Author: Jill Silverman, MD
As an arthritis and autoimmune disease specialist, or rheumatologist, I frequently see patients who fear that they have lupus. Lupus is one of many "autoimmune diseases". In these conditions, a patient's immune system attacks her own cells and tissues. This can result in problems such as arthritis and skin rashes, or more seriously, kidney, heart, brain or lung disease. Blood tests can identify a marker of lupus called the antinuclear antibody, or ANA. This blood test checks for the presence of certain antibodies in the blood that react against the proteins of the patient's own cells, particularly those in the nucleus (hence the name of the test). In many of the cases I see, the patient has recently had a blood test that reveals a positive antinuclear antibody (ANA). These results in hand, she arrives at her appointment sure she has lupus.
In a recent case, for instance, I saw a thirty six year old patient named Ana. Ana had gone to her primary doctor complaining of fatigue and joint pain. The doctor performed a series of blood tests, including one to check thyroid levels, another to check for anemia, and an ANA to check for autoimmune diseases. There are many autoimmune disease which can cause arthritis and fatigue. Because they cause a state of generalized inflammation, and inflammation is exhausting to the body, someone with an active autoimmune disease is often tired. Lupus is one of these disorders and it is also especially common in young women. Ana’s doctor performed an ANA test, and it was positive. Ana then googled " positive ANA" and was quickly presented with the diagnosis of lupus. (Google really isn't a very good doctor). By the time she arrived in my office, she was terrified that she had a potentially life-threatening, chronic disease.
What's wrong with this picture?
First, the most common causes of fatigue and joint aching are not autoimmune conditions such as lupus. Most of the time, I find that these symptoms are related to lifestyle factors, like stress, lack of exercise, and poor sleep habits, or psychological factors, like anxiety, depression or PTSD. Lupus is a disease with significant clinical or laboratory findings that are easily discernible on exam or on the lab reports. It's not just joint pain that is present in patients with lupus. It is joint pain, swelling, redness and limited motion. It's not just a positive ANA, but multiple other laboratory abnormalities, including low white blood cell counts, anemia, low platelets, and protein in the urine. And although fatigue is a feature of this disease, this symptom alone rarely brings a lupus patient to the physician.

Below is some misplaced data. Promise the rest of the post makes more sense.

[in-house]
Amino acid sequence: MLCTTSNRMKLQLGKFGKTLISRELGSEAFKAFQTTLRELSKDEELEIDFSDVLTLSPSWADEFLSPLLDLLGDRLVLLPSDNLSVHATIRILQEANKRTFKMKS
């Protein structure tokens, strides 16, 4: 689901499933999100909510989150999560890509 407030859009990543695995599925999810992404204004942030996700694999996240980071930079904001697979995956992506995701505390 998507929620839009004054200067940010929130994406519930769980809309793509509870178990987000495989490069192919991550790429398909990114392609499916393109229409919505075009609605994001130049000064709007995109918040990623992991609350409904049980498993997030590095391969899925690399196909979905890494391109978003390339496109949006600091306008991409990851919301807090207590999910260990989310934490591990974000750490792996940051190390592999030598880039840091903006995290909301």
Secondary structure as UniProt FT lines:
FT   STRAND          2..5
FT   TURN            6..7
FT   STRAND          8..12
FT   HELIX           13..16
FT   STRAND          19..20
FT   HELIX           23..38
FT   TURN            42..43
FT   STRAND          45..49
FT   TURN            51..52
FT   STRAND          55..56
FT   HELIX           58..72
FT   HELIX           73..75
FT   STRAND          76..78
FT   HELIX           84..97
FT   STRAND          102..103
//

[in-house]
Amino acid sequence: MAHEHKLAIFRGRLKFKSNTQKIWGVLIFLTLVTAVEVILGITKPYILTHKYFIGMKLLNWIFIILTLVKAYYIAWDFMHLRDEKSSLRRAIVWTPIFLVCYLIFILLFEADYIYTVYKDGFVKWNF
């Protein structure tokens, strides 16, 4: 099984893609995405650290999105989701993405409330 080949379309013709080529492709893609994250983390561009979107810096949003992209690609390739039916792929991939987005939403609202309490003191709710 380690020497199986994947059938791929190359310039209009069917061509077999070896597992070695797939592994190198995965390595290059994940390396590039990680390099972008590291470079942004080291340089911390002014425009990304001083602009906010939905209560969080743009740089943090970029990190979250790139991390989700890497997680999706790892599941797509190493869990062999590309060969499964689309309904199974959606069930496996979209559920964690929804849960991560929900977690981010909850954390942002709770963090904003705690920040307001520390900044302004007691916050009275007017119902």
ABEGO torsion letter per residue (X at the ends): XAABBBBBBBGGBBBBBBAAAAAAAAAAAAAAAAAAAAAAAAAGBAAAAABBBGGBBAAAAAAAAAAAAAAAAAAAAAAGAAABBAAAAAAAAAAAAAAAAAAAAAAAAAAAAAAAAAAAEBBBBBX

In addition, the ANA is a particularly unreliable test. Ten to fifteen percent of adults with no evidence of disease have a positive ANA. This means that there are more healthy people with positive ANAs out there than lupus patients with the same. This has certainly been my experience as a rheumatologist. I see many more patients with positive ANAs that don't have any autoimmune diseases than I see lupus patients. In addition, depending on how the test is performed, it may be positive in one lab and negative in another. When I see a healthy patient referred to me with a positive ANA, I usually repeat the test, and it often comes back negative.
In other words, a positive ANA test is necessary but not sufficient to make the diagnosis of lupus. Fatigue, joint aching and a positive ANA without other physical findings like joint swelling, certain specific rashes, abnormal blood counts or urinalysis
rarely add up to an autoimmune diagnosis. A rheumatologist can help you sort through all this, but while you wait for an appointment: don't panic.